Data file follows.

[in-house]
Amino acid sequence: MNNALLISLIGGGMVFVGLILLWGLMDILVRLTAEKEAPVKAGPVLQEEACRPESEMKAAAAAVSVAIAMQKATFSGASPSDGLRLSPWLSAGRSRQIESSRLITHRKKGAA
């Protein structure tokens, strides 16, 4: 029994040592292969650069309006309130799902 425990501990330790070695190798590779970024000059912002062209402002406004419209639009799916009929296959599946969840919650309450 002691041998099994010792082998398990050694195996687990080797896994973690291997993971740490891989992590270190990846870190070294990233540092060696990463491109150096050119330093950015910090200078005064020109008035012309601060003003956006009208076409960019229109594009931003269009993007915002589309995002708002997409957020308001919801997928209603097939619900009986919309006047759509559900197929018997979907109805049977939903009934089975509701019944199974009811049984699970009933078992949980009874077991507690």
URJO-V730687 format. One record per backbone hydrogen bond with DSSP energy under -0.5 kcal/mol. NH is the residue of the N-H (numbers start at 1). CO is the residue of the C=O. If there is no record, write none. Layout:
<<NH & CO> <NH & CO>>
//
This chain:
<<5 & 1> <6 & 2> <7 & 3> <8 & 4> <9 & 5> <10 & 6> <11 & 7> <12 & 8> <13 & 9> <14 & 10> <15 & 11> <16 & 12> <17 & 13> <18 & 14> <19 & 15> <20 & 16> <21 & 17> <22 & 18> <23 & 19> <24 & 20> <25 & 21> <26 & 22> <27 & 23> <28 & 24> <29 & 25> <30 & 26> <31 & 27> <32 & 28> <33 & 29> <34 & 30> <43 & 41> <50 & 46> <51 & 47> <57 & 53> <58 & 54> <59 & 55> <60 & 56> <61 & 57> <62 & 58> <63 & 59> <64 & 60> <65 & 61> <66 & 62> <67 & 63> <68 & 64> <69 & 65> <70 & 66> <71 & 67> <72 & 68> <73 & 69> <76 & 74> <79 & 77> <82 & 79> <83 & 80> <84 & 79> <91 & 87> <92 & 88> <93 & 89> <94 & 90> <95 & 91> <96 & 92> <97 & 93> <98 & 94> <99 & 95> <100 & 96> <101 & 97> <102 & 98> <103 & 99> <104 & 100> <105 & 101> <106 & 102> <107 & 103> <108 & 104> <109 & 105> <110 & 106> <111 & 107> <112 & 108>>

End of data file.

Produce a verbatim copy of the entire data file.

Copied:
[in-house]
Amino acid sequence: MNNALLISLIGGGMVFVGLILLWGLMDILVRLTAEKEAPVKAGPVLQEEACRPESEMKAAAAAVSVAIAMQKATFSGASPSDGLRLSPWLSAGRSRQIESSRLITHRKKGAA
């Protein structure tokens, strides 16, 4: 029994040592292969650069309006309130799902 425990501990330790070695190798590779970024000059912002062209402002406004419209639009799916009929296959599946969840919650309450 002691041998099994010792082998398990050694195996687990080797896994973690291997993971740490891989992590270190990846870190070294990233540092060696990463491109150096050119330093950015910090200078005064020109008035012309601060003003956006009208076409960019229109594009931003269009993007915002589309995002708002997409957020308001919801997928209603097939619900009986919309006047759509559900197929018997979907109805049977939903009934089975509701019944199974009811049984699970009933078992949980009874077991507690």
URJO-V730687 format. One record per backbone hydrogen bond with DSSP energy under -0.5 kcal/mol. NH is the residue of the N-H (numbers start at 1). CO is the residue of the C=O. If there is no record, write none. Layout:
<<NH & CO> <NH & CO>>
//
This chain:
<<5 & 1> <6 & 2> <7 & 3> <8 & 4> <9 & 5> <10 & 6> <11 & 7> <12 & 8> <13 & 9> <14 & 10> <15 & 11> <16 & 12> <17 & 13> <18 & 14> <19 & 15> <20 & 16> <21 & 17> <22 & 18> <23 & 19> <24 & 20> <25 & 21> <26 & 22> <27 & 23> <28 & 24> <29 & 25> <30 & 26> <31 & 27> <32 & 28> <33 & 29> <34 & 30> <43 & 41> <50 & 46> <51 & 47> <57 & 53> <58 & 54> <59 & 55> <60 & 56> <61 & 57> <62 & 58> <63 & 59> <64 & 60> <65 & 61> <66 & 62> <67 & 63> <68 & 64> <69 & 65> <70 & 66> <71 & 67> <72 & 68> <73 & 69> <76 & 74> <79 & 77> <82 & 79> <83 & 80> <84 & 79> <91 & 87> <92 & 88> <93 & 89> <94 & 90> <95 & 91> <96 & 92> <97 & 93> <98 & 94> <99 & 95> <100 & 96> <101 & 97> <102 & 98> <103 & 99> <104 & 100> <105 & 101> <106 & 102> <107 & 103> <108 & 104> <109 & 105> <110 & 106> <111 & 107> <112 & 108>>